5. To re-align a wheel, remove it from its axle and add or subtract bushings (Photo 4). On most saws, you can only remove one wheel, not both, without using specialized tools. On Delta saws, the upper wheel comes off easily; on most other brands, the lower wheel comes off. The bolt that secures the wheel has a left-hand thread. Turn it clockwise to loosen it. If your wheel must be moved in, and there are some bushings behind it, simply remove one or two, corresponding to the gap you measured above. Replace the wheel and you’re ready to move on. If your wheel must be moved out, measure the axle’s diameter and purchase a few machine bushings at the hardware store. Standard washers work OK, but are about 1/16 in. thick. Machine bushings are thinner (about 1/32 in. thick). Once you’ve put the wheel back on, replace the saw’s table and re-install the blade.

1. Begin aligning your saw by removing the table. It’s easy to do. Take off the blade, then unscrew and remove the knobs under the trunnions. The table just lifts off.


2. The first alignment check is to see if the saw’s wheels are coplanar (lying in the same plane). Tension the blade, then place a long straightedge across both wheels. Tilt the top wheel so that it’s parallel with the bottom wheel.


3. Here’s what you may find using the straightedge test. In A, the straightedge touches at four points. The wheels are coplanar, and you’re all set. In B, the wheels are parallel, but don’t lie in the same plane. Measure the gap behind the straightedge. In C, the top wheel must be tilted before you can determine whether the wheels are coplanar. 


4. The fix for wheels that are out of alignment isn’t hard. You simply pull off one wheel and remove or install a machine bushing or washer to act as a shim. Some wheels can’t easily be removed, however, so you may have to live with a misalignment problem.



Track & tension

Before moving on to the next step, your blade must be adjusted to run in the center of the wheels. This is called tracking, and it’s a procedure you follow each time you change blades. The correct method is to steadily increase tension while you track your blade, so you’ll make both the tracking and tensioning adjustments at the same time.

6. Unplug the saw. To begin, the blade should be under very little or no tension. Rotate the upper wheel by hand and slowly increase tension (Photo 5). After a few revolutions, note where the blade sits on the upper wheel. Adjust the tracking knob to move the blade in or out (Figure 6) as you continue to rotate the wheel. Keep rotating the wheel and adjusting the tracking knob until the blade is under full tension and tracking in the middle of the wheel.

7. Check the blade’s tracking under power. Close the wheel covers and plug in the saw. Turn the saw on for a second and then turn it off again. Open the top door and see if the blade still tracks in the wheel’s center. If it does not, make a minor change in the tracking knob’s position, and check again.

 

5. To prepare for the next step you have to re-install the blade and track it in the center of the wheel. Slowly bring the blade up to tension as you rotate the upper wheel by hand.


6. Adjust the tracking knob to center the blade (A). Turning the knob counterclockwise (B) tilts the upper wheel and moves the blade forward. Turning the knob clockwise (C) tilts the wheel in the opposite direction and moves the blade backward.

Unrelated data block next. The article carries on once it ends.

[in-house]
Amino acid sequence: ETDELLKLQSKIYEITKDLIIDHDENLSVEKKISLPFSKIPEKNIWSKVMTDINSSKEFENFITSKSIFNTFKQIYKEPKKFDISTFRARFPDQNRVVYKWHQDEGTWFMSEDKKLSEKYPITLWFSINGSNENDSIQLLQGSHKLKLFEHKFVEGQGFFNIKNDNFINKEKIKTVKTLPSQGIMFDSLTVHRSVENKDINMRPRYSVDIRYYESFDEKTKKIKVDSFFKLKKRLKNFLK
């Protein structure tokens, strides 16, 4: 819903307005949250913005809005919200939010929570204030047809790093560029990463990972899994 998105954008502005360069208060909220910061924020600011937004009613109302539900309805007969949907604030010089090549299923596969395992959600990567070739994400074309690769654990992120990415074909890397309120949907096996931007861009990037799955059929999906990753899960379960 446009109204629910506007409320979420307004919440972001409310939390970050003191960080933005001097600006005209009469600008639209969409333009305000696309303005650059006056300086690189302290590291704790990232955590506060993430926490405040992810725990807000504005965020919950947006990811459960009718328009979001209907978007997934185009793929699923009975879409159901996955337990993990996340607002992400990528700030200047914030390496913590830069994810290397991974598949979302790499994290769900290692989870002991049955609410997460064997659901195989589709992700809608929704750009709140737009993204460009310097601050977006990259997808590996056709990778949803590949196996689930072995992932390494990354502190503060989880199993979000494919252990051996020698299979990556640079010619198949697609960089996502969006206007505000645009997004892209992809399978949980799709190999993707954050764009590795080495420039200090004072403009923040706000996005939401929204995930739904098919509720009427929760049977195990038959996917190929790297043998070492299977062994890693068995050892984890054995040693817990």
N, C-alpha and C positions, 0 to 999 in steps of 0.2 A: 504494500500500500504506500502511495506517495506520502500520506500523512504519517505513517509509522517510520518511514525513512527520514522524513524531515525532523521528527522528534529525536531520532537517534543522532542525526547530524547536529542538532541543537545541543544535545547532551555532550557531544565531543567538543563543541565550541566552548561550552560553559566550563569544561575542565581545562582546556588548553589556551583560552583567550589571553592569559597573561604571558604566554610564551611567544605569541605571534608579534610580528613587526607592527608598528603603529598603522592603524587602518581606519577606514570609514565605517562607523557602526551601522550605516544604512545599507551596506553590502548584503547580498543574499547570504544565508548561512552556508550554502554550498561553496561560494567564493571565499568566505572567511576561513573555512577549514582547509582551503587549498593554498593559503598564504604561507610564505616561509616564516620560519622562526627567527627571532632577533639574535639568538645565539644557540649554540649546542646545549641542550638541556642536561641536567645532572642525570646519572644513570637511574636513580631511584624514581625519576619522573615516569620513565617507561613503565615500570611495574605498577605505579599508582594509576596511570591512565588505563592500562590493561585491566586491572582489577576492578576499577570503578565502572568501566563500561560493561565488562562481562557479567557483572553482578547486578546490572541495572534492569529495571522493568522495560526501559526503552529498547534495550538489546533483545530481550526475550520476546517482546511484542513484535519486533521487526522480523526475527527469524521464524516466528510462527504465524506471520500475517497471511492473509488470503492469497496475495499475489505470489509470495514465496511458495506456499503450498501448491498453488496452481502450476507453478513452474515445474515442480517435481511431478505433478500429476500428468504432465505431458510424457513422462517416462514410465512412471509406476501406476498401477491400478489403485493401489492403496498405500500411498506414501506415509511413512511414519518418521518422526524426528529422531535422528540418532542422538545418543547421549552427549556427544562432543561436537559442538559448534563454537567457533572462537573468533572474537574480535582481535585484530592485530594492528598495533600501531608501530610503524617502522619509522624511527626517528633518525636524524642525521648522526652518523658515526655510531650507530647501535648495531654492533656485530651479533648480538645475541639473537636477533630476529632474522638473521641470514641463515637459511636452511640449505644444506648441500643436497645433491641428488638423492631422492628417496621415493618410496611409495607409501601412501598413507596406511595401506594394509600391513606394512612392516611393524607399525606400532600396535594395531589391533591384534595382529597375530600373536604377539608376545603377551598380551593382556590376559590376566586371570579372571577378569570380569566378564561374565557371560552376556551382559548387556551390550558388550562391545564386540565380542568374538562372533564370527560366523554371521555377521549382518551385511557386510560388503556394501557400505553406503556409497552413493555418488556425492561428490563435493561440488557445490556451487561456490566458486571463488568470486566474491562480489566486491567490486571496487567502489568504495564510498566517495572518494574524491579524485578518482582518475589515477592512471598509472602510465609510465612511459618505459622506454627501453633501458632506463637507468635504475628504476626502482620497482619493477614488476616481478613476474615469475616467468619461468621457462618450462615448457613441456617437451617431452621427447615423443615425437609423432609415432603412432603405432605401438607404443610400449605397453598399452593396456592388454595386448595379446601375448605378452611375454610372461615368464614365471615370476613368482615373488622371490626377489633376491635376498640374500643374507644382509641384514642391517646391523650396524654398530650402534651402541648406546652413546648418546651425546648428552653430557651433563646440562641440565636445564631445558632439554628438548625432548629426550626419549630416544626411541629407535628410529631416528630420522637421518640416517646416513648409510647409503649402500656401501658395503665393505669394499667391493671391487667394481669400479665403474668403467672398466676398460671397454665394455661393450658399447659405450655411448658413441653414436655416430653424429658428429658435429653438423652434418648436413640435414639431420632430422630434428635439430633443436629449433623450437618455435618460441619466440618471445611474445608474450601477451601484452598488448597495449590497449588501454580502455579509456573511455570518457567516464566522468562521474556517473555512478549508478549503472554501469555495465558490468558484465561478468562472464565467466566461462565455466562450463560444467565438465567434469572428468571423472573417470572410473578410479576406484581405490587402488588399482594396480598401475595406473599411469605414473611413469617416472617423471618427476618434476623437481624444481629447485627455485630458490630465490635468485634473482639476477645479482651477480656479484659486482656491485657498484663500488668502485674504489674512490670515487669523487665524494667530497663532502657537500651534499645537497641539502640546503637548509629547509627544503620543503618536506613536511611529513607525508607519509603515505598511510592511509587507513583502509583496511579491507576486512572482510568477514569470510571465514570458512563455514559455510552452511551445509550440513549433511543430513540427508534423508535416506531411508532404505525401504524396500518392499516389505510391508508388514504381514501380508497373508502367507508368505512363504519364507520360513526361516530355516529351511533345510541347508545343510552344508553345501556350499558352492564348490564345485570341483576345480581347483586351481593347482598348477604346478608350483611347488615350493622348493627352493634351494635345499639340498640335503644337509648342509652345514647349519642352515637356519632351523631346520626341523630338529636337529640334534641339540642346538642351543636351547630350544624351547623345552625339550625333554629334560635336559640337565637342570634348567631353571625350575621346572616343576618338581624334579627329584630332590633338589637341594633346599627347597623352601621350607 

Square the table

It’s easy to understand why your bandsaw table should be set at 90 degrees to the side of the blade, but did you ever check whether it was also square to the back of the blade? This is important for advanced joinery techniques such as cutting tenons or dovetails. It will also help in the next alignment check, squaring the guidepost.

8. Raise the guidepost as high as it will go. Remove the throatplate if it sits proud of the table (it should be exactly even, or, better yet, a little low in front and high in back). Loosen the trunnion bolts and tilt the table side to side until it rests solidly on its 90-degree stop (the stop is usually a bolt located under the table’s left side). Tighten the trunnion bolts.

9. Place an accurate square alongside the blade. If the table isn’t square, adjust the stop.

10. Place the square behind the blade (Photo 7).  If the table isn’t square in this axis, shim the front or back trunnion (Photo 8). You can use any hard material for shims, including a cut-up soda can. This can be tedious, but it’s not difficult. The screws that fasten the trunnion to the table may be hard to access. If so, remove the table from the saw. You will lose the trunnion’s position when you loosen all of its screws (it must align properly with the lower trunnion), but the correct position isn’t hard to regain. After inserting the shims, loosely tighten the screws and return the table to the saw. Tighten the trunnion bolt, which will pull the upper trunnion into position, then tighten the trunnion screws.

7. After centering the blade on the upper wheel, place a 6-in. square behind the blade. If there’s a gap at the top or bottom, the table isn’t square to the blade. Measure the gap with shim stock.


8. Shim one of the trunnions to adjust the table. Remove the table to access the trunnion’s mounting screws. To start, insert shims that are the same thickness as the gap you measured above, in Photo 7. 



Adjust the guide post

On a well-tuned saw, the guide post runs parallel to the blade.  When you raise or lower the guidepost to accommodate material of different thickness, the blade guides and thrust bearing are always in the correct position relative to the blade. If the guide post doesn’t run parallel to the blade, you’ll have to readjust the positions of the side guides and thrust bearing each time you move the guidepost up or down to saw wood of different thickness. That’s a situation you can live with, but you don’t have to.